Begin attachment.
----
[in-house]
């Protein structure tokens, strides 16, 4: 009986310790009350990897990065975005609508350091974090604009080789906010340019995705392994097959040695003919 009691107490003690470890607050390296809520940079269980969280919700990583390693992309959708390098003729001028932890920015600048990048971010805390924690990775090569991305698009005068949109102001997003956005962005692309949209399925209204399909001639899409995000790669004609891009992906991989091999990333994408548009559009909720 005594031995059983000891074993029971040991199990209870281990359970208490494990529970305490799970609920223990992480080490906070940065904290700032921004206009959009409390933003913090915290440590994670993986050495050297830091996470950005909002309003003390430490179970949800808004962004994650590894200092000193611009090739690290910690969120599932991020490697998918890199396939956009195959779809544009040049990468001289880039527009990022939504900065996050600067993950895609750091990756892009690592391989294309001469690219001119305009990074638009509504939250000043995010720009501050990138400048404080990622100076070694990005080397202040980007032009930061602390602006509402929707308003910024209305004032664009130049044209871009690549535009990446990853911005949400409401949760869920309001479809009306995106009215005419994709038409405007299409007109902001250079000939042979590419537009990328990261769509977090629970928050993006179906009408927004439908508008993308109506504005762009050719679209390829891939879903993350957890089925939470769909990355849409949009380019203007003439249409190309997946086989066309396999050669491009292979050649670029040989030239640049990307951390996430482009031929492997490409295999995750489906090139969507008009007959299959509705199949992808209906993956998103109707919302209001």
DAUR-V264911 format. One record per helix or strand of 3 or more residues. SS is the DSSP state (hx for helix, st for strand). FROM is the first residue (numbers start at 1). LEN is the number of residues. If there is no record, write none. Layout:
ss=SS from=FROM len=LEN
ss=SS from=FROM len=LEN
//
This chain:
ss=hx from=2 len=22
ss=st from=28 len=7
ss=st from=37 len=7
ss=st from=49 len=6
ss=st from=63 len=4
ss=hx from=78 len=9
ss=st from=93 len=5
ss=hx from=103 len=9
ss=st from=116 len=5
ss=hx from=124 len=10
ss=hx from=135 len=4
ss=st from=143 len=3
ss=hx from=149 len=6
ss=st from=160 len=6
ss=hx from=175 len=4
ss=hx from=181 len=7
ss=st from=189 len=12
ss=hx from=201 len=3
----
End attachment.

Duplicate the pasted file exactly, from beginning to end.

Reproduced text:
[in-house]
């Protein structure tokens, strides 16, 4: 009986310790009350990897990065975005609508350091974090604009080789906010340019995705392994097959040695003919 009691107490003690470890607050390296809520940079269980969280919700990583390693992309959708390098003729001028932890920015600048990048971010805390924690990775090569991305698009005068949109102001997003956005962005692309949209399925209204399909001639899409995000790669004609891009992906991989091999990333994408548009559009909720 005594031995059983000891074993029971040991199990209870281990359970208490494990529970305490799970609920223990992480080490906070940065904290700032921004206009959009409390933003913090915290440590994670993986050495050297830091996470950005909002309003003390430490179970949800808004962004994650590894200092000193611009090739690290910690969120599932991020490697998918890199396939956009195959779809544009040049990468001289880039527009990022939504900065996050600067993950895609750091990756892009690592391989294309001469690219001119305009990074638009509504939250000043995010720009501050990138400048404080990622100076070694990005080397202040980007032009930061602390602006509402929707308003910024209305004032664009130049044209871009690549535009990446990853911005949400409401949760869920309001479809009306995106009215005419994709038409405007299409007109902001250079000939042979590419537009990328990261769509977090629970928050993006179906009408927004439908508008993308109506504005762009050719679209390829891939879903993350957890089925939470769909990355849409949009380019203007003439249409190309997946086989066309396999050669491009292979050649670029040989030239640049990307951390996430482009031929492997490409295999995750489906090139969507008009007959299959509705199949992808209906993956998103109707919302209001």
DAUR-V264911 format. One record per helix or strand of 3 or more residues. SS is the DSSP state (hx for helix, st for strand). FROM is the first residue (numbers start at 1). LEN is the number of residues. If there is no record, write none. Layout:
ss=SS from=FROM len=LEN
ss=SS from=FROM len=LEN
//
This chain:
ss=hx from=2 len=22
ss=st from=28 len=7
ss=st from=37 len=7
ss=st from=49 len=6
ss=st from=63 len=4
ss=hx from=78 len=9
ss=st from=93 len=5
ss=hx from=103 len=9
ss=st from=116 len=5
ss=hx from=124 len=10
ss=hx from=135 len=4
ss=st from=143 len=3
ss=hx from=149 len=6
ss=st from=160 len=6
ss=hx from=175 len=4
ss=hx from=181 len=7
ss=st from=189 len=12
ss=hx from=201 len=3